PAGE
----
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Only the sheepdog H.G. Wells is missing from the family group as Father, (Tom Meehan) poses in proud Victorian style, flanked by daughters Karen (Margaret Milner-Smythe, left) and Anna (Yvonne Bristow). That's Jeremy (Brian Squires) with fiancee Anna, and on the extreme left, who else but Nanny (Maureen Adair).

On the 3rd of October 1974, Father, Dear Father, adapted for radio by Tom Meehan and Brian Squires, will be exactly 100 performances old; or rather, 100 performances new, for one of Springbok Radio’s brightest and one of its best-rated comedy half-hours still retains the freshness and appeal of its debut on November 2, 1972.

That was when Springbok Radio listeners first heard the opening, which is familiar in thousands of homes throughout the Republic...

Girls: (giggle)...Father, Dear Father!

Now approaching the one hundredth performance, the show still retains its original cast of Tom Meehan (Father) Yvonne Bristow and Margaret Milner-Smythe (Anna and Karen), Maureen Adair (Nanny), Gillian Lomberg (Barbara), Mildred Doherty (Mother), Merle Wayne (Georgie), Brian Squires (Jeremy) and Reg Richards (Bill).

For many visitors to Durban during the Easter, July and Christmas seasons, a visit to the SABC studios in Old Fort Road is one of the highlights. For recordings of "Father, Dear Father", the auditorium is invariably packed out, and local residents have a long waiting list to rise through before tickets come their way.

For long-suffering “Father" himself, Tom Meehan, this show is the culmination of 27 years in broadcasting in South Africa. He says: “It’s a long way from ‘The Saint’ (the part he played for several years in earlier Springbok Radio history), but Patrick Carter is by far the most enjoyable role I have ever played. He attributes the success of the show to the fact that many listeners can identify themselves with characters in it, to the hilarious “twists” in the stories and, above all, to its being the weekly chronicles of an essentially happy family.

"Whatever Anna and Karen do to their poor old man", he says, "they remain a closely integrated, loving and lovable group. They could not be domiciled better than in 'Happy Hampstead'."

Jeremy Tanner (will he ever be allowed to marry Anna?) is played by Brian Squires, a young man who is rapidly making a name for himself as a producer and also as Sub-Lieutenant Fanshawe in The Navy Lark. The girls, (Yvonne Bristow and Margaret Milner-Smythe) look as fresh and marvelous as they sound, and Nanny (Maureen Adair) is one of this talented actress's finest creations.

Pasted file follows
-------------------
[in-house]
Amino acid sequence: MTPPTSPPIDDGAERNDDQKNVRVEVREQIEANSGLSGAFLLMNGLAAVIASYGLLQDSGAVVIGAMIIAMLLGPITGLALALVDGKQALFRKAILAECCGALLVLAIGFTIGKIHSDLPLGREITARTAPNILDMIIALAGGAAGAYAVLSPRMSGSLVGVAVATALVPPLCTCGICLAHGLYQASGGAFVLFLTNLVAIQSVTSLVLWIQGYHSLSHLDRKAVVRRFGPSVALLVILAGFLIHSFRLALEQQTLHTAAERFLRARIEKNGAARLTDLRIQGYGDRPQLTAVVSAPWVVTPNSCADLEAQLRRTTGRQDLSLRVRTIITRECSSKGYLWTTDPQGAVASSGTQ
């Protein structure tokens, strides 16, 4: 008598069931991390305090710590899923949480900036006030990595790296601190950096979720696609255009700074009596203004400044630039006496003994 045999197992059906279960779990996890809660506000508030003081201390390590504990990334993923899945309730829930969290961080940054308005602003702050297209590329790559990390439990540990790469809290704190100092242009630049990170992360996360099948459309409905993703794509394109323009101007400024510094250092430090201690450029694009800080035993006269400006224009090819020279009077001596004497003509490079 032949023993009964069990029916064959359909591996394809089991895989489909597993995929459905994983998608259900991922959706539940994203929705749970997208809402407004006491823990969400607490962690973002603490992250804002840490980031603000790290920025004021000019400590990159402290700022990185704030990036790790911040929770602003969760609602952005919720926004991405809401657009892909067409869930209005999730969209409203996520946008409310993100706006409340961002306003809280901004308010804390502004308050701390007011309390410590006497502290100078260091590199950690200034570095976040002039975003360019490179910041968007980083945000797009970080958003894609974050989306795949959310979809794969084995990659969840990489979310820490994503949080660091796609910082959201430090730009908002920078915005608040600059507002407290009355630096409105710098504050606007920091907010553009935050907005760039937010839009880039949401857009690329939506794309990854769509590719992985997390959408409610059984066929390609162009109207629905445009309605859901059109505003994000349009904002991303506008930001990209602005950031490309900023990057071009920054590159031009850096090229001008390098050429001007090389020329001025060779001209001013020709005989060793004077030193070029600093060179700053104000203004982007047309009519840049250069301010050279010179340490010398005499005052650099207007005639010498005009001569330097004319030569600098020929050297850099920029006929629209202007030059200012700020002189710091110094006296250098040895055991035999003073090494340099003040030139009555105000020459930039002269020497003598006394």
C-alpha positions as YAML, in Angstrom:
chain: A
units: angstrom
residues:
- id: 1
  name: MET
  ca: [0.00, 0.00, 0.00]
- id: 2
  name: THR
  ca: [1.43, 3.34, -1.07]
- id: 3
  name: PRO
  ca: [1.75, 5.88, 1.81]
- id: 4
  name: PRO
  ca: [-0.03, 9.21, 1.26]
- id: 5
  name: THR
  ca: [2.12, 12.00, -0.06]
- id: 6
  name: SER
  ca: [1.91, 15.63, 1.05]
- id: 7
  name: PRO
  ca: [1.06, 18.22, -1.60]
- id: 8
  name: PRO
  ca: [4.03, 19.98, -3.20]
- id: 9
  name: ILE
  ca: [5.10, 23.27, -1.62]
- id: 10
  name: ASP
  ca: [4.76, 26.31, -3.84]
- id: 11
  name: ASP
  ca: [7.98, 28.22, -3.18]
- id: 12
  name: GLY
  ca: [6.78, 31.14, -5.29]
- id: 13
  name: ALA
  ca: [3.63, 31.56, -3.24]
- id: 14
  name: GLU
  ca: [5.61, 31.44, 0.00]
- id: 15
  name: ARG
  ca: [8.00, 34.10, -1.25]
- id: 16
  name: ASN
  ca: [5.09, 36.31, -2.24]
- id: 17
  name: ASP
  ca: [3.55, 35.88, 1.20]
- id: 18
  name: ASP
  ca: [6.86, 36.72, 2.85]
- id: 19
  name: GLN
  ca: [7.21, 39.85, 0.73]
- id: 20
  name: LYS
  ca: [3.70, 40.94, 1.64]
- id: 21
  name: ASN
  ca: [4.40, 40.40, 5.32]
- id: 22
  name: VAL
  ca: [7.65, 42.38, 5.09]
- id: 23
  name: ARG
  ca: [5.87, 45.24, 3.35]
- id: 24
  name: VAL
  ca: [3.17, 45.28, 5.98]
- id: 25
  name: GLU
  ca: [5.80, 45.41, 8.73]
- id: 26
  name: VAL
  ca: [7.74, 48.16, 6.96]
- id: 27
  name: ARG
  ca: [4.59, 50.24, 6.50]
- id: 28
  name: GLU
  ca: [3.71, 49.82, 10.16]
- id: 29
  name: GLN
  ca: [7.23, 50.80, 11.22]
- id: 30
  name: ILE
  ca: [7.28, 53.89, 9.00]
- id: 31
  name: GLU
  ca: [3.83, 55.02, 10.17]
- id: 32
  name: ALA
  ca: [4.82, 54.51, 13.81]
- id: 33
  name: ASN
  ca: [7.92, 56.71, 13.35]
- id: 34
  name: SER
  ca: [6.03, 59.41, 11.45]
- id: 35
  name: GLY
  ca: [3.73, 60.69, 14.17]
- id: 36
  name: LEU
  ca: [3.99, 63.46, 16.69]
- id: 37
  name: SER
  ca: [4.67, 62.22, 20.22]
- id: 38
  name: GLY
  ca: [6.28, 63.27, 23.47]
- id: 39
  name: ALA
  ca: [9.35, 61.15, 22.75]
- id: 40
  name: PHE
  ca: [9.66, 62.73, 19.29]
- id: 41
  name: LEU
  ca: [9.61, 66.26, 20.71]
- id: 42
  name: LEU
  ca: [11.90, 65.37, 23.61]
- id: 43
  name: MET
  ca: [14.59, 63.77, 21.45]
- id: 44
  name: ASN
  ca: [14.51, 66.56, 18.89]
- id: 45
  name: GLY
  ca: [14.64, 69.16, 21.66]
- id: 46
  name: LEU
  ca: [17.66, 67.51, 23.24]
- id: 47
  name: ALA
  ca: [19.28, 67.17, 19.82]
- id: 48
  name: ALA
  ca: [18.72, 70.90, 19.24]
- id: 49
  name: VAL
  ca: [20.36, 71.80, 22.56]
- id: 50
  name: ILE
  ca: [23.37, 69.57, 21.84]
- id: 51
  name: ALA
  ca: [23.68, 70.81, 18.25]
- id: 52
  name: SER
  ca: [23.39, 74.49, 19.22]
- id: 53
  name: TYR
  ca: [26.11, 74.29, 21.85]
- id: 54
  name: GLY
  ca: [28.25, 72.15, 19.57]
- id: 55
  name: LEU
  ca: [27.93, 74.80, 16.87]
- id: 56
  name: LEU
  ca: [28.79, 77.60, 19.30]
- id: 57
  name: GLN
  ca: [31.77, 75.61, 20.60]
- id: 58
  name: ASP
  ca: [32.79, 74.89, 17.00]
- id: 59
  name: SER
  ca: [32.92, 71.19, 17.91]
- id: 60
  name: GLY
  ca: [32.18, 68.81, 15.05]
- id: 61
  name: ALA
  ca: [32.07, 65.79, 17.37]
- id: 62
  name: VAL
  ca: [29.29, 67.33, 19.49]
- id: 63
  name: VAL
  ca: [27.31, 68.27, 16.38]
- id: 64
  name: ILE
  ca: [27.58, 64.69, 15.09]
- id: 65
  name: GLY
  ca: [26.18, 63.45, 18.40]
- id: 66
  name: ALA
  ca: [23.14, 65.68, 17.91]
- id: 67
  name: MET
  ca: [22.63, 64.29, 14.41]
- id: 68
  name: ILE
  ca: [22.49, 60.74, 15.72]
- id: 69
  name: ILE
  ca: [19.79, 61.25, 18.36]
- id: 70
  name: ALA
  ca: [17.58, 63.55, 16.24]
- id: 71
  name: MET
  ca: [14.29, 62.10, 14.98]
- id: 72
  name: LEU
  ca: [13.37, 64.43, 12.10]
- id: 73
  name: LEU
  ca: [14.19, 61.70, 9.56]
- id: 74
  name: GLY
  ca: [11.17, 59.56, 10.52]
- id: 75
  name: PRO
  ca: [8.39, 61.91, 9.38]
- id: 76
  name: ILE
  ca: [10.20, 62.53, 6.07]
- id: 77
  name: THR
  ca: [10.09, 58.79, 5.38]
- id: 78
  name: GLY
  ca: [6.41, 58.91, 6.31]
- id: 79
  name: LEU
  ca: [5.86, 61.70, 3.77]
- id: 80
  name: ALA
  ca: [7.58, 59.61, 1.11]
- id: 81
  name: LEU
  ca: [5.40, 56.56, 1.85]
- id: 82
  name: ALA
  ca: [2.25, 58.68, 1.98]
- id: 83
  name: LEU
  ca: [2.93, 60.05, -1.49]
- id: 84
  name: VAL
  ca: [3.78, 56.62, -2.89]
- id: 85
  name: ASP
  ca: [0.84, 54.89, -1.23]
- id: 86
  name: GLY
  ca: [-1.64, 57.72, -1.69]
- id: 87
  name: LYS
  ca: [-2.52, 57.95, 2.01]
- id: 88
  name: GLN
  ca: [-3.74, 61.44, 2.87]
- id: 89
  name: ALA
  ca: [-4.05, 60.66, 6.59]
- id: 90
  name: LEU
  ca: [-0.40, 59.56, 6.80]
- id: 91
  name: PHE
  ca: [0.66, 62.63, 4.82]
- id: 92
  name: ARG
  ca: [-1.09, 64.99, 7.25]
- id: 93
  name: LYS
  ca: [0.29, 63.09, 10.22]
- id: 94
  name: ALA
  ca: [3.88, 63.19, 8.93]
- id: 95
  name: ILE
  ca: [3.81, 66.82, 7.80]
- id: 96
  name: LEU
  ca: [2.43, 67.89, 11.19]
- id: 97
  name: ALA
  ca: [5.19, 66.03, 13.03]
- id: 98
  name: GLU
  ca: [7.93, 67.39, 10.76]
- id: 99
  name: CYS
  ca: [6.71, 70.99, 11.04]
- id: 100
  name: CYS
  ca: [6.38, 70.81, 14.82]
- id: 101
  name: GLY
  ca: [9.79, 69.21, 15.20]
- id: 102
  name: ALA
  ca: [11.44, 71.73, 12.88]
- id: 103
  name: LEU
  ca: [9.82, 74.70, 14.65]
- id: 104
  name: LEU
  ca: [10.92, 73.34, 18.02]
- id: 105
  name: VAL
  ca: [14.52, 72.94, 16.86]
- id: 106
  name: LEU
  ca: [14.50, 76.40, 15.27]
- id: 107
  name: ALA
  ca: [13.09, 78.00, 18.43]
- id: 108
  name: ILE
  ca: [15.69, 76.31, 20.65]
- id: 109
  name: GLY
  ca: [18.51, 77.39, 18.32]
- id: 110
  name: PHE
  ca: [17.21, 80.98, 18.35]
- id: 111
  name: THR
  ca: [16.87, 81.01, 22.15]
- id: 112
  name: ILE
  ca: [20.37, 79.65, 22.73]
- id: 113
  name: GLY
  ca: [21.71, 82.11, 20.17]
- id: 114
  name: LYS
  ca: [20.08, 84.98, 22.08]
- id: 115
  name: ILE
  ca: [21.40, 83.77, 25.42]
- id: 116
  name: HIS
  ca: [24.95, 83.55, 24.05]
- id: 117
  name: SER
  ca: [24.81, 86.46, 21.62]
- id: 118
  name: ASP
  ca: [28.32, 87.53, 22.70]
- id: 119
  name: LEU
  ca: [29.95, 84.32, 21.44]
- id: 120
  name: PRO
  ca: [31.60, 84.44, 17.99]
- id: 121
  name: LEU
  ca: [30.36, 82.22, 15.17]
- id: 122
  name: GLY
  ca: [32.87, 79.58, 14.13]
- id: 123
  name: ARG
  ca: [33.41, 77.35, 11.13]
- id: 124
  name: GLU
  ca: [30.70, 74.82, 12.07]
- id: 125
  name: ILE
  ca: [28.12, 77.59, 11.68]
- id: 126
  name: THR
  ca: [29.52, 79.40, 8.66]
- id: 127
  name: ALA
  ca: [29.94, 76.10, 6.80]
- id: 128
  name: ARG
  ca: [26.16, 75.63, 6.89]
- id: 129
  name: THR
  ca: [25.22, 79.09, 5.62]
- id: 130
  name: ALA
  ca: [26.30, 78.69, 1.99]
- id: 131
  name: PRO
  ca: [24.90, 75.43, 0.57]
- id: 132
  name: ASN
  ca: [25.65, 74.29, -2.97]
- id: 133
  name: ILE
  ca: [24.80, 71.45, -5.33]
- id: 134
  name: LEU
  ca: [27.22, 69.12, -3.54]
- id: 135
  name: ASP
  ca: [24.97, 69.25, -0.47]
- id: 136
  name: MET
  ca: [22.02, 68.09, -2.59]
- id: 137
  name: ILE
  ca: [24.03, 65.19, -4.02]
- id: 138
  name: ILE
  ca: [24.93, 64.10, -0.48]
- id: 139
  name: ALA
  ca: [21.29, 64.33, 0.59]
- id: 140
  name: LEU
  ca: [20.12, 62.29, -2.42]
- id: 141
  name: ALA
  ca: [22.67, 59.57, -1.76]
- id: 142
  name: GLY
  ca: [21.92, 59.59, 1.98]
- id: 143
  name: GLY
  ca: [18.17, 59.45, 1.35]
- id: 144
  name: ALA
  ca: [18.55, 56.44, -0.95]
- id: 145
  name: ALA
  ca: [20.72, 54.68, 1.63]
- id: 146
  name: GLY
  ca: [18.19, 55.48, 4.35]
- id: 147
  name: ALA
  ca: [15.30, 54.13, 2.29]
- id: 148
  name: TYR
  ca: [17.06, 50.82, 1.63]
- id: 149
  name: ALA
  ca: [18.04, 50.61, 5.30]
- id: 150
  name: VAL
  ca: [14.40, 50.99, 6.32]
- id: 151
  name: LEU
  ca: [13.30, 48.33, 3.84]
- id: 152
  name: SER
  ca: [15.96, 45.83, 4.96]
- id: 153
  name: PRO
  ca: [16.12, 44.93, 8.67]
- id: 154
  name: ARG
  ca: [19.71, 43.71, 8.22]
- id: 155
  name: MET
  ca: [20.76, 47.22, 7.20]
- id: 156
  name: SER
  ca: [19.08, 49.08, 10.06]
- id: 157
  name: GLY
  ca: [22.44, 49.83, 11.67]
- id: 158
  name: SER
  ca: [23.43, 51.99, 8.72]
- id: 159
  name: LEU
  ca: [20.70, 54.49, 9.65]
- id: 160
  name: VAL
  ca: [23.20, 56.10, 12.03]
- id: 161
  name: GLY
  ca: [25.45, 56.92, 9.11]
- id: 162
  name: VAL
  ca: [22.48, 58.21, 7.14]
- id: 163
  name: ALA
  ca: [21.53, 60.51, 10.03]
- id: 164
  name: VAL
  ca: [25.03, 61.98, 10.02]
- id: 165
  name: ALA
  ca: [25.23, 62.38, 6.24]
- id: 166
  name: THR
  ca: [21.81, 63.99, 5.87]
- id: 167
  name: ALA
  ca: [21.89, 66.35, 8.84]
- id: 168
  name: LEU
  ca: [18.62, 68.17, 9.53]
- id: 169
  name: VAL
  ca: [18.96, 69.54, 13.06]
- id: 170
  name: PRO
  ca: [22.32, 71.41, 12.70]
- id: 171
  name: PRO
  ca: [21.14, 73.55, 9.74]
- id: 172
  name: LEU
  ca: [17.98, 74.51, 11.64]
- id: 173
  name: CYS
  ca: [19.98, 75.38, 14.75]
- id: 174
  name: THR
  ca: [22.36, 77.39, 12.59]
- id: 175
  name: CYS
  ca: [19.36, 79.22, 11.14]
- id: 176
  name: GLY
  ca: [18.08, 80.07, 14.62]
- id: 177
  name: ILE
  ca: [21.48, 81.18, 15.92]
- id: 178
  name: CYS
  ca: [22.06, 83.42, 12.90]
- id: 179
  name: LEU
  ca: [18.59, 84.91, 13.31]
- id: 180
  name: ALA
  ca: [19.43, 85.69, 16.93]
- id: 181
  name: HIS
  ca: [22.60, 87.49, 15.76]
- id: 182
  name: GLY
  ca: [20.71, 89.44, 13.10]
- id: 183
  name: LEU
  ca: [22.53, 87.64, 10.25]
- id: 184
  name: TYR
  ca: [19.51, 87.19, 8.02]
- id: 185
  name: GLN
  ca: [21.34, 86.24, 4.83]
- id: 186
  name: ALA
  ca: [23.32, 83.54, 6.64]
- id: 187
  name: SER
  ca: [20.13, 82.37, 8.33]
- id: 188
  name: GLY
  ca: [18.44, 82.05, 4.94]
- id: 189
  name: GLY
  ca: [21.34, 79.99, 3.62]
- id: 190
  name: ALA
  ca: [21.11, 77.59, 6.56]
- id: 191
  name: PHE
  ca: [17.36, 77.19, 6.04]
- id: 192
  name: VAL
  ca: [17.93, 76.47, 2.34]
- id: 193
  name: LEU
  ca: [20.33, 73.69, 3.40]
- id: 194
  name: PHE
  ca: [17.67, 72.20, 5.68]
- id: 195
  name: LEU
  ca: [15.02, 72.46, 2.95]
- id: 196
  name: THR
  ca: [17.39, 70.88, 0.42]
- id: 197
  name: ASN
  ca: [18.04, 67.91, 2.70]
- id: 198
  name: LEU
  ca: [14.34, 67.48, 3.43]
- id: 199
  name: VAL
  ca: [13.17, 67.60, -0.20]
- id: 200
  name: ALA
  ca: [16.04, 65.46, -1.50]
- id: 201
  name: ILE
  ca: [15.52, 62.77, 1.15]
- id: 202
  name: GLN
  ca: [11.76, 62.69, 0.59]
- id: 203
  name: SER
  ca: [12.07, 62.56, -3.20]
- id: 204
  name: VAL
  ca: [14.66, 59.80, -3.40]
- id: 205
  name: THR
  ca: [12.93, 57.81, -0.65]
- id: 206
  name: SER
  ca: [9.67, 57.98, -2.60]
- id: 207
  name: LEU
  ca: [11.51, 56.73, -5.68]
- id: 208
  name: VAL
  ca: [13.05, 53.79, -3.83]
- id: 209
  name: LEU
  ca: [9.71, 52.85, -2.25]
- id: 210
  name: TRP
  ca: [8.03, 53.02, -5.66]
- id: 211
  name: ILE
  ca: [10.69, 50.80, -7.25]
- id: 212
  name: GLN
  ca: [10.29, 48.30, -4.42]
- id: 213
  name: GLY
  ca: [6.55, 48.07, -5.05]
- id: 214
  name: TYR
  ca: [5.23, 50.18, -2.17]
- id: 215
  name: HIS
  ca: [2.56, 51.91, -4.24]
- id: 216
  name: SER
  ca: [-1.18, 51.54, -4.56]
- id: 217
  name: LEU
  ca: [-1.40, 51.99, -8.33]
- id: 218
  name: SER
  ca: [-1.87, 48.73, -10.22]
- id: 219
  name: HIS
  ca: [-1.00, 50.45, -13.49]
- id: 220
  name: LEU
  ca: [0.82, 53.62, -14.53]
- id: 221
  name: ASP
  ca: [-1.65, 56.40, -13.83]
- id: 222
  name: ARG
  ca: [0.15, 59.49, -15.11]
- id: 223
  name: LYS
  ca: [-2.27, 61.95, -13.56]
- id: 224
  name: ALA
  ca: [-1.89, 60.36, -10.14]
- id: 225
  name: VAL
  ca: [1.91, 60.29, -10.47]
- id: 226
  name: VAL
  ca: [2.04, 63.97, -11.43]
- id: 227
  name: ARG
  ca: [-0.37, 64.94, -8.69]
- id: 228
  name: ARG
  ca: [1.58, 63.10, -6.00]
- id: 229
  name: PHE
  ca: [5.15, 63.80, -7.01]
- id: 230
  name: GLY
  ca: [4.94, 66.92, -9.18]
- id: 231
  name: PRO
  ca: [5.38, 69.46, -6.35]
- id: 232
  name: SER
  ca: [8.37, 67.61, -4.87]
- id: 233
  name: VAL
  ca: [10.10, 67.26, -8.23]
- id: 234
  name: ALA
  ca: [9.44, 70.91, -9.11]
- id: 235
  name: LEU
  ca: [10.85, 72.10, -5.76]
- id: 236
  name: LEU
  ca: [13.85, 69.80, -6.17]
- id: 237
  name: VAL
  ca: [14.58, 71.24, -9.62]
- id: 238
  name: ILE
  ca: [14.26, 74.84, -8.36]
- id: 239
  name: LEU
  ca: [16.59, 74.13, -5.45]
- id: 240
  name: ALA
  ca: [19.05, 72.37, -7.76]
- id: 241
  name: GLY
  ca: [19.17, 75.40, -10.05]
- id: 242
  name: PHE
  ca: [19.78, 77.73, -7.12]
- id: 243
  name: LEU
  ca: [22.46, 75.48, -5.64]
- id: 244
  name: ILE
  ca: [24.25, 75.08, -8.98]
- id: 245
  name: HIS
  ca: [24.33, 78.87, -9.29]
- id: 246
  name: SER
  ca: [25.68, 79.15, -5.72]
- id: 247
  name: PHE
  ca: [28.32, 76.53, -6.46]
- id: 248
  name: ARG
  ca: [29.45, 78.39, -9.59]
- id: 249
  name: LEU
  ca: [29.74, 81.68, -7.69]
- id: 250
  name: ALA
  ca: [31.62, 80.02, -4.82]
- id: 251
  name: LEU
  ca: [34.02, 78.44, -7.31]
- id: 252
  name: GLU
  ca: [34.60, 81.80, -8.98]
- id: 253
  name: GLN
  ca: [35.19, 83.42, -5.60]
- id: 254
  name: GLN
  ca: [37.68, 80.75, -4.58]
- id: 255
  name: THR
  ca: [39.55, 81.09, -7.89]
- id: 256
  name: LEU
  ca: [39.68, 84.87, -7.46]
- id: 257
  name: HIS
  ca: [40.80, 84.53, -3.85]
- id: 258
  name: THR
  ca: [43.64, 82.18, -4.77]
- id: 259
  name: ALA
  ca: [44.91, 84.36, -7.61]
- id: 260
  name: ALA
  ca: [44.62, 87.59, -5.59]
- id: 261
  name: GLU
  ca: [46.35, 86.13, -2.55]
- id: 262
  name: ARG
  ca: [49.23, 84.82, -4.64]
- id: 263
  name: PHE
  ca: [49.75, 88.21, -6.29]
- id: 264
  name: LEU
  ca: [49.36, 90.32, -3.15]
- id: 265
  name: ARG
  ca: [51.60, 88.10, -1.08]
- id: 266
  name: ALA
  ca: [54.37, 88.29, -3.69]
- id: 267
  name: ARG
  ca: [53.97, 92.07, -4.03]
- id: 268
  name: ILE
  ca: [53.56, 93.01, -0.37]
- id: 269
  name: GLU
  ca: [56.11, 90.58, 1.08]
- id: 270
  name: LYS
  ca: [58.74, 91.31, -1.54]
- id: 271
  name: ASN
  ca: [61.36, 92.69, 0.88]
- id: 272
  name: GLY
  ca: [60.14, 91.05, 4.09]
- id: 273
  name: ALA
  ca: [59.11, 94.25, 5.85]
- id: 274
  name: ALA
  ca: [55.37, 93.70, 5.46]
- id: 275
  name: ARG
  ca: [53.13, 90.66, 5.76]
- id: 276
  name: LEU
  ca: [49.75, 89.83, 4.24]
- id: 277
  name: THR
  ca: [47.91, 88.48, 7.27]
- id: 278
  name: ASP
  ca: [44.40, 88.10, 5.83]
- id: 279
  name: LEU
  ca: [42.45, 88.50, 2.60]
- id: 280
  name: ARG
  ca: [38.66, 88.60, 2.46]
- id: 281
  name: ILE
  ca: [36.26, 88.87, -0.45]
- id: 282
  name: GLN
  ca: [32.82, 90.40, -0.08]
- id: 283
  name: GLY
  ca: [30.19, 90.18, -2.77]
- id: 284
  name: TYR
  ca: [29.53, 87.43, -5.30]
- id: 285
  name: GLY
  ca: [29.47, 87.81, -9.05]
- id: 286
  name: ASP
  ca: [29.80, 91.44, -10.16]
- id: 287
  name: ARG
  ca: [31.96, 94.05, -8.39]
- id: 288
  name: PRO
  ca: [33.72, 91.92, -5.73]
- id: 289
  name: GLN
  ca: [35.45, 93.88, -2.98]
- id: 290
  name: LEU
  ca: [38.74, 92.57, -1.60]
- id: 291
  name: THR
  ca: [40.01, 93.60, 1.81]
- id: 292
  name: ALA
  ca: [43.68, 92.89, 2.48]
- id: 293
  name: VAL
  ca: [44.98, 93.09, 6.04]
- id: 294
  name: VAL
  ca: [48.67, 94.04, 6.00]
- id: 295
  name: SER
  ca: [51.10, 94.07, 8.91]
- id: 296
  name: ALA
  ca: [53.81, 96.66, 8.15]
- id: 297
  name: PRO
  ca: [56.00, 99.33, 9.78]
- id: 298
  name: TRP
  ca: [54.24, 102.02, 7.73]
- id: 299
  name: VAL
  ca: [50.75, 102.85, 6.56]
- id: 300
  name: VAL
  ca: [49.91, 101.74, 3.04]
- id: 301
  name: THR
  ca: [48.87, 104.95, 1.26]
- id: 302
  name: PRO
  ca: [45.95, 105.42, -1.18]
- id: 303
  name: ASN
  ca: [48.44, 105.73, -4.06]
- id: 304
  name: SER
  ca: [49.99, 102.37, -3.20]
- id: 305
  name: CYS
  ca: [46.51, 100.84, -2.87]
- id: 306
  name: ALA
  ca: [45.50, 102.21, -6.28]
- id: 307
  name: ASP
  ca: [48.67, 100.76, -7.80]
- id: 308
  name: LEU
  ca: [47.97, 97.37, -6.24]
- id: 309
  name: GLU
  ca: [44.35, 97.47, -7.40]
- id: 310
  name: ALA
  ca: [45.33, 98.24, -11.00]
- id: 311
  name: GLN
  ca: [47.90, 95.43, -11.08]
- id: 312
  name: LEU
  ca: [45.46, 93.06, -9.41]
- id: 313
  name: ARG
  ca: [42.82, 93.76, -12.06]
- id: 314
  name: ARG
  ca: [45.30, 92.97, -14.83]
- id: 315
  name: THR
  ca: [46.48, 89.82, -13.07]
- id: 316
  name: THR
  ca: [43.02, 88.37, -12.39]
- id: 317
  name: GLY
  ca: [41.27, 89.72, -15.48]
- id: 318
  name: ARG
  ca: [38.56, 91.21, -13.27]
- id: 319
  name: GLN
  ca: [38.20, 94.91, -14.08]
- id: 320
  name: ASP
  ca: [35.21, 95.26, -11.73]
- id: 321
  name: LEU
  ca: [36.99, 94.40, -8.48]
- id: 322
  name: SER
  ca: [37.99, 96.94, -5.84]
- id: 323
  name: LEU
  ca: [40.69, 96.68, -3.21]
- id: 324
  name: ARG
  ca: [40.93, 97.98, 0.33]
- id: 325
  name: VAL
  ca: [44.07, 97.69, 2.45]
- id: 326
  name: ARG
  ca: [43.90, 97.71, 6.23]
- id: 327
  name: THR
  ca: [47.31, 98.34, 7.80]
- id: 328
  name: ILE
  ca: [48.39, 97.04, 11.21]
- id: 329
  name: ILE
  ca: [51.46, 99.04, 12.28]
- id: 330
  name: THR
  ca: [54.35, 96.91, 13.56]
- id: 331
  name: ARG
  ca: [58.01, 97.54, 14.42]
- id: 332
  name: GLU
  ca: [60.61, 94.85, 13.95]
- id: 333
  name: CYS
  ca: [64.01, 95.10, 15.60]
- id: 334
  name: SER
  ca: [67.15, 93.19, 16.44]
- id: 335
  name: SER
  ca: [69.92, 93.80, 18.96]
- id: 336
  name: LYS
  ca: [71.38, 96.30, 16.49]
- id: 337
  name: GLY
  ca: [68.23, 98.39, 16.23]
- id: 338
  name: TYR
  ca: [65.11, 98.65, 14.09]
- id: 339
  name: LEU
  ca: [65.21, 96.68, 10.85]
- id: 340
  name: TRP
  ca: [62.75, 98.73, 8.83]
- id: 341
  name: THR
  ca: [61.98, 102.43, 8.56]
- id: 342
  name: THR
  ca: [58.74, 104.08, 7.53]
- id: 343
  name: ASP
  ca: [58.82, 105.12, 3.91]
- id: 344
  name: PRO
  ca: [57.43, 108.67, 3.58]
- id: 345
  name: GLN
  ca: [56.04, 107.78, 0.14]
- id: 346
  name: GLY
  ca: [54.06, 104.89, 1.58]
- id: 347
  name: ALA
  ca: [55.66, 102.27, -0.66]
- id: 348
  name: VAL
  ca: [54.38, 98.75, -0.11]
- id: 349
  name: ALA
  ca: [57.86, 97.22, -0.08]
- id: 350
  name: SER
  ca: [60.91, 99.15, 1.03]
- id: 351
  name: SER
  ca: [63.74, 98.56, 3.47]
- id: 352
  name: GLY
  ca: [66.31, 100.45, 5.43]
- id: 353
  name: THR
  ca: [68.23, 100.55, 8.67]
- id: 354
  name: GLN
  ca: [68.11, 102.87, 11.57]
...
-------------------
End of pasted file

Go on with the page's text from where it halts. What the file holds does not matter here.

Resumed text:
And what lies ahead? With a characteristic adjustment of his horned-rimmed spectacles, Patrick Carter says: "Who knows? But let's hope its 'Grandfather, dear Grandfather!'".

From an article in Radio & TV magazine 1974
Compiled and published to the Internet by
Robin Davis, Durban, South Africa
January 2002


l-r: Margaret Milner Smythe, Tom Meehan, Yvonne Bristow

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(Top) "Well sir, what actually happened..." Patrick Carter (Tom Meehan) is in the cart again. And from the look on Jeremey's face (played by Brian Squires) he's the one who wrecked things for this father-in-law to be.
(Inset left) Mildred Doherty is Mother
(Inset right) Merle Wayne who takes the pary of the sophisticated but charming Georgie.
(Bottom) Whenever possible, audiences at "Father, dear Father" recordings are roped in to help out with crowd effects, etc. Recently a party of jockeys from the South African Jockey Academy near Durban were there to see the show, and here Brian Squires instructs some of them on how to make Indian war-whoops. The results were heard on the halarious episode in which Patrick Carter became a scoutmaster and almost got scalped.

Scripts of "Father, Dear Father" were also written in South Africa by Tom Meehan, and as the series progressed, some cast changes were made.
Yvonne Bristow who played Anna moved to Johannesburg and became a TV continuity announcer on the recently started SABC TV channel, but was still flown to Durban for recordings for some months until she was replaced by Marilyx Stafford-Meyer. Patrick Carter's literary agent Georgie played by Merle Wayne, his ex-wife Barbara played by Gillian Lomberg and her new husband Bill (played by Reg Richards) were all written out as time went by. Merle Wayne moved to Howick and Gillian emmigrated to Australia. Reg passed away many years later.
"Father, Dear Father" also went off air in South Africa with the closure of Springbok Radio in 1985.


Published to the Internet in January 2002
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